• He’s being “respectful” of the angry old white men by being silent while they beat a dead horse about “a wise Latina” during the confirmation hearings.
  • He’s guilty as hell this time and his attorney told him to shut up.

I suspect the last one may be the real reason.  The Bush Administration past attempts to assert excessive executive powers without check and balances—most of which was unnecessary—is finally becoming a legal threat to the various players involved that we may see a repeat of the Church Committee.  Something that President Obama wanted to avoid to keep America focused on his agenda by moving the country forward.

Maybe Mr. Cheney will show up on the Sunday talk shows if the angry old white men are finished beating their dead horse in the public square.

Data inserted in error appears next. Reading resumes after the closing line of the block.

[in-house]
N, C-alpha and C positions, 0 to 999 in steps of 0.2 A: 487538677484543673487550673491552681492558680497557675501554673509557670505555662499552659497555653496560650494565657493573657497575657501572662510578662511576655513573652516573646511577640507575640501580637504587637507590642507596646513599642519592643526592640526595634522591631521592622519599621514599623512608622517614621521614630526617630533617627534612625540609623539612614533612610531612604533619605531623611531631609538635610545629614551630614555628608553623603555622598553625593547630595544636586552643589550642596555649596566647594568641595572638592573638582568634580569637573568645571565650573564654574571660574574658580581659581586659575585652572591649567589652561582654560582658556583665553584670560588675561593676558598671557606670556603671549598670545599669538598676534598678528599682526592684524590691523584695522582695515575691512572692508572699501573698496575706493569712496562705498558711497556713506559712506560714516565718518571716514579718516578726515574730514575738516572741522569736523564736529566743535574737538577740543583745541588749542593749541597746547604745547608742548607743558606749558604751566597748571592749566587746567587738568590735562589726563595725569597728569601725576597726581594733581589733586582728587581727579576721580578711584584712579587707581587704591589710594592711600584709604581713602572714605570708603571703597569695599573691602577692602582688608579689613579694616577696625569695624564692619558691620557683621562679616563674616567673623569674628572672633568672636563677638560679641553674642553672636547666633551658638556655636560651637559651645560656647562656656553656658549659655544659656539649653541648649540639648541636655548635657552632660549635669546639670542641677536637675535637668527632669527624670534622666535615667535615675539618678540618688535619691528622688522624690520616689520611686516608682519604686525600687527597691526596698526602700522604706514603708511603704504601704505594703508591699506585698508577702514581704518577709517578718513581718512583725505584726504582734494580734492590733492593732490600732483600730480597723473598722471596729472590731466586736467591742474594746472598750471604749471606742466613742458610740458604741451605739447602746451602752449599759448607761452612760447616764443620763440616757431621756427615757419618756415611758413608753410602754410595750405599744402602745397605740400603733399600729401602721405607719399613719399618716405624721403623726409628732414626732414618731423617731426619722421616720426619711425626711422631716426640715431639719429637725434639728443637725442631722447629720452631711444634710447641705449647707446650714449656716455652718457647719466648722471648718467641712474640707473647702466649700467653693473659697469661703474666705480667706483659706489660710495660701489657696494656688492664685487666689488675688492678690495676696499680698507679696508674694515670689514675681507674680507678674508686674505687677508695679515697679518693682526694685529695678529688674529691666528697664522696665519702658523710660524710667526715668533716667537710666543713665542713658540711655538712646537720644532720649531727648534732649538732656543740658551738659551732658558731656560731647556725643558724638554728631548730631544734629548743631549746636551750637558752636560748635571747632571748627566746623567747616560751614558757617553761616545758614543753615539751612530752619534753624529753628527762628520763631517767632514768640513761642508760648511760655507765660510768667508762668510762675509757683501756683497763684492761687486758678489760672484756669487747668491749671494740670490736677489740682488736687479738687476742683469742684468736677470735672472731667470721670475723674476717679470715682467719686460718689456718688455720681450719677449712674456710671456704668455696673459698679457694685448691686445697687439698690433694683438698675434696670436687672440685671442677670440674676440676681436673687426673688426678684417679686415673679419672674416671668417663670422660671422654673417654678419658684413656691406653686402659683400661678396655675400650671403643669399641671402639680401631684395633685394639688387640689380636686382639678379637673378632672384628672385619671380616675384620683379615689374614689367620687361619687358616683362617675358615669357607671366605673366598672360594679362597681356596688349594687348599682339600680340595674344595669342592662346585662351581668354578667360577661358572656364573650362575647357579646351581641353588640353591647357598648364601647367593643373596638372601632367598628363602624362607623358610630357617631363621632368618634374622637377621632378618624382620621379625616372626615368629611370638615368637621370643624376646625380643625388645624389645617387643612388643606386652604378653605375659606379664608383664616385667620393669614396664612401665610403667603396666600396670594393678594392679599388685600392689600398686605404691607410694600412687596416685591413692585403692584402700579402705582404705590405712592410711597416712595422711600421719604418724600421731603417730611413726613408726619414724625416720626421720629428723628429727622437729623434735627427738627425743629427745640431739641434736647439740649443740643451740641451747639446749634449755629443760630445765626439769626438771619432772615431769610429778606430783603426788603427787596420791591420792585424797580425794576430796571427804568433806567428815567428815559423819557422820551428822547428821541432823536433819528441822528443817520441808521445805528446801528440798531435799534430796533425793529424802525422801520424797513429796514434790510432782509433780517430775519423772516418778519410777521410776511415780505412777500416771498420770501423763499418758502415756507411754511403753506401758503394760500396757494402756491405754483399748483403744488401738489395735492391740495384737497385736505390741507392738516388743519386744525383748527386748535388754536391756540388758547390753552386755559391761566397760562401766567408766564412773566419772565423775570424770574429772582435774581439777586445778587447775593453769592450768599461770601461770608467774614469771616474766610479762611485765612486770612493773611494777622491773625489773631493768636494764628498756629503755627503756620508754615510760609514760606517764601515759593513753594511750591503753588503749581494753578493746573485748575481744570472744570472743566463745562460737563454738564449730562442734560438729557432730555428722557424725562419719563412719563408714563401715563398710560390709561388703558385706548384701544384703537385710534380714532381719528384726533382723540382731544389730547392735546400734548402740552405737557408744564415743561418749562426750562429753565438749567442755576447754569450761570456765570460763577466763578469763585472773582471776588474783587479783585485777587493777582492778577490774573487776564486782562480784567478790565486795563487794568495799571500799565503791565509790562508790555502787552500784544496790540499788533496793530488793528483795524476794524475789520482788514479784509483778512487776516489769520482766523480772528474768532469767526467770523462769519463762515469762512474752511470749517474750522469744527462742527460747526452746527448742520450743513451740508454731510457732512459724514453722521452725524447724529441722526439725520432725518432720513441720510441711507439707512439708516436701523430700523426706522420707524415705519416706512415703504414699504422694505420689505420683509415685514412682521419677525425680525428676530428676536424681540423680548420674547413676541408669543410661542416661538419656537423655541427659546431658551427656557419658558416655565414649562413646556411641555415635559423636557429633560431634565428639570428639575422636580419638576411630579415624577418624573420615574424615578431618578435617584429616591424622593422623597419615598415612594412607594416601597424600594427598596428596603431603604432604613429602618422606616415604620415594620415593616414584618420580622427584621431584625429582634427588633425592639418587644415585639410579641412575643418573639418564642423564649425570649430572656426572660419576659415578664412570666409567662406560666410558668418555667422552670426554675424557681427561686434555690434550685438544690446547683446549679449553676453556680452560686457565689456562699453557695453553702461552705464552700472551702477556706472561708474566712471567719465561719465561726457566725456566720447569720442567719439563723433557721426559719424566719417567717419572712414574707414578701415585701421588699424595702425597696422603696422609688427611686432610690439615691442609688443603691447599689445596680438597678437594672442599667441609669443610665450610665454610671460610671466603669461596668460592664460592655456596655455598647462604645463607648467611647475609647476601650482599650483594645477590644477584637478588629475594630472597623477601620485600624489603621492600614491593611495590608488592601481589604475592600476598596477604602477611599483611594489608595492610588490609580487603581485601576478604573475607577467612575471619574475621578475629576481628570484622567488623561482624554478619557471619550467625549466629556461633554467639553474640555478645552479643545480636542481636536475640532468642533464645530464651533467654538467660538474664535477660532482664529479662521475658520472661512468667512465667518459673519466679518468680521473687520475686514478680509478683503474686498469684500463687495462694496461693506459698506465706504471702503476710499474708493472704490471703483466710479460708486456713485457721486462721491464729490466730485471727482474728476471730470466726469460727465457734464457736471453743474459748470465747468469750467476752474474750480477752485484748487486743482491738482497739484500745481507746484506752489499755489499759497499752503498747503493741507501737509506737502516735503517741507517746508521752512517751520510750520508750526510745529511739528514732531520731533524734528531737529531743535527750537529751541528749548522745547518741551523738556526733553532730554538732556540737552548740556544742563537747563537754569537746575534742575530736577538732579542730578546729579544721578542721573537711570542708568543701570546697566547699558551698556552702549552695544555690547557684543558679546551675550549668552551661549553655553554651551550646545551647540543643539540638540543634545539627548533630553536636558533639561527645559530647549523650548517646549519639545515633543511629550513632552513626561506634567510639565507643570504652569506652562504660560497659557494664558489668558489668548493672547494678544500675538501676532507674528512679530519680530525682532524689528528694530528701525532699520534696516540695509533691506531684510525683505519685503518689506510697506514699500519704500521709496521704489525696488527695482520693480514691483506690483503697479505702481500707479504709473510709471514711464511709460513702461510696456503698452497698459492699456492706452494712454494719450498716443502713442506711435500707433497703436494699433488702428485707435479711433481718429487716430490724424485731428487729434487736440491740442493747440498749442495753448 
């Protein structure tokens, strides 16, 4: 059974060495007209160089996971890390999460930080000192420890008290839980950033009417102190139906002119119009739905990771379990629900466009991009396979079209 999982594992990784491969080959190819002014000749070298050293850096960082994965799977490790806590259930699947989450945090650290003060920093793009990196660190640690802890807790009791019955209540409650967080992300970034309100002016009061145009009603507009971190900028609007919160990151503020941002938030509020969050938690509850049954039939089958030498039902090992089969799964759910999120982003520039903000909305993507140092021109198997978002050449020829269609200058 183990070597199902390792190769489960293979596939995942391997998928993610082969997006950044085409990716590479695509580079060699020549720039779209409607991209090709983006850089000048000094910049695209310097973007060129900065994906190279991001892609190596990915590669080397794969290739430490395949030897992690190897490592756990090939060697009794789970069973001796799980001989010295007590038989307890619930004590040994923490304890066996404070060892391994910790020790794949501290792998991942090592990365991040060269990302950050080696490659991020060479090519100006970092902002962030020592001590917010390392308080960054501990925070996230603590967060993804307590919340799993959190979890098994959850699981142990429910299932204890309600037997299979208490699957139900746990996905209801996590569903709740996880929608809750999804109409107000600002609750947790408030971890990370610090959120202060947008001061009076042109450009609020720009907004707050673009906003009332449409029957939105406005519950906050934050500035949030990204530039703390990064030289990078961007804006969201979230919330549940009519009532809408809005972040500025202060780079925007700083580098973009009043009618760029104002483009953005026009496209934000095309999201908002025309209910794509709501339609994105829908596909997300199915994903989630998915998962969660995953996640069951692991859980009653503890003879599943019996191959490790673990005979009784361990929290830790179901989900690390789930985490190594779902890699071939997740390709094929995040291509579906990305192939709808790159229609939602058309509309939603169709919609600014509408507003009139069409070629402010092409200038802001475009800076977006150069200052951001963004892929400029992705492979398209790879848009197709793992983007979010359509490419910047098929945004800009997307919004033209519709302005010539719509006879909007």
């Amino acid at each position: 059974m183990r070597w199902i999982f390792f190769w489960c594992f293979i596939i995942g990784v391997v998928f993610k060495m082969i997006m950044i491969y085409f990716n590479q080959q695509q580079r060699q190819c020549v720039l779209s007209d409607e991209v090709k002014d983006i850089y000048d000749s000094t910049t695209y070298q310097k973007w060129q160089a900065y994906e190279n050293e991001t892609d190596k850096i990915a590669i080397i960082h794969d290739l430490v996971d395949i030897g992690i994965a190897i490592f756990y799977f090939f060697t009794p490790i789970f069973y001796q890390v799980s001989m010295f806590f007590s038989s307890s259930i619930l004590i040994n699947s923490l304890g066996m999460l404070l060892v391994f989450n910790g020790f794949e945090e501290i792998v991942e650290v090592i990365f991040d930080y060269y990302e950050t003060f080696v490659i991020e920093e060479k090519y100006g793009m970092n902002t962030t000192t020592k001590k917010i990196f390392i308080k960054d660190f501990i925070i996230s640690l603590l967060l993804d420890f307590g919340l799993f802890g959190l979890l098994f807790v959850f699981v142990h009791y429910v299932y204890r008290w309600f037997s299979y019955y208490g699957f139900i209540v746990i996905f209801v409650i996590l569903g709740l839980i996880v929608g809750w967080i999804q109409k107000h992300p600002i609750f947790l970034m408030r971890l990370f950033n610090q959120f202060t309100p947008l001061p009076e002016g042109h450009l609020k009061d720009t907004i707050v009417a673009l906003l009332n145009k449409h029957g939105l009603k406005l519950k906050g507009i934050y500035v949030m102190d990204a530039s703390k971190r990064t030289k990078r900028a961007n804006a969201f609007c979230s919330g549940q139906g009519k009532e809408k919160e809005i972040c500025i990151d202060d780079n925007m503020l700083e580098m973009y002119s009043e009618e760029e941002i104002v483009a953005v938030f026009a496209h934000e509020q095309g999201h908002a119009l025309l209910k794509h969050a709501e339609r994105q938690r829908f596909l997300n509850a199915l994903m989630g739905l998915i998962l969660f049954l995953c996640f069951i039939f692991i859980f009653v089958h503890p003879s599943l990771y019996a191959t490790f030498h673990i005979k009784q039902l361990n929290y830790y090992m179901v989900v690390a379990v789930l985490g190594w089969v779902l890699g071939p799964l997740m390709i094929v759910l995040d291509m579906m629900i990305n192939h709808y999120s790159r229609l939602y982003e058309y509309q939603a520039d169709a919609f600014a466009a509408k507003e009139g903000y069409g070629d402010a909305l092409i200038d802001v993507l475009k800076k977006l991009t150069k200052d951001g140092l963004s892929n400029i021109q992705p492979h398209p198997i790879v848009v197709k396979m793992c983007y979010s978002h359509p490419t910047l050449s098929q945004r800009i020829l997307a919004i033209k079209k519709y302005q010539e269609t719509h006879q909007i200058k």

Updated 18 July 2009 @ 10:30AM: Richard A. Clarke, a former national security officer for three presidents, has a thoughtful analysis in the Wall Street Journal concerning the CIA conflict of staying in the rule of law and being an effective intelligence agency.


The Google Chrome OS Killer App Myth

Google recently announced their forthcoming Chrome OS, which is a light-weight operating system designed for netbook computers.  The mainstream and tech media response to this announcement was fascinating, hailing this development as the killer app to bring down the evil Microsoft empire and send the snobbish Apple kingdom on the run.  Except for one small detail.

It won’t happen.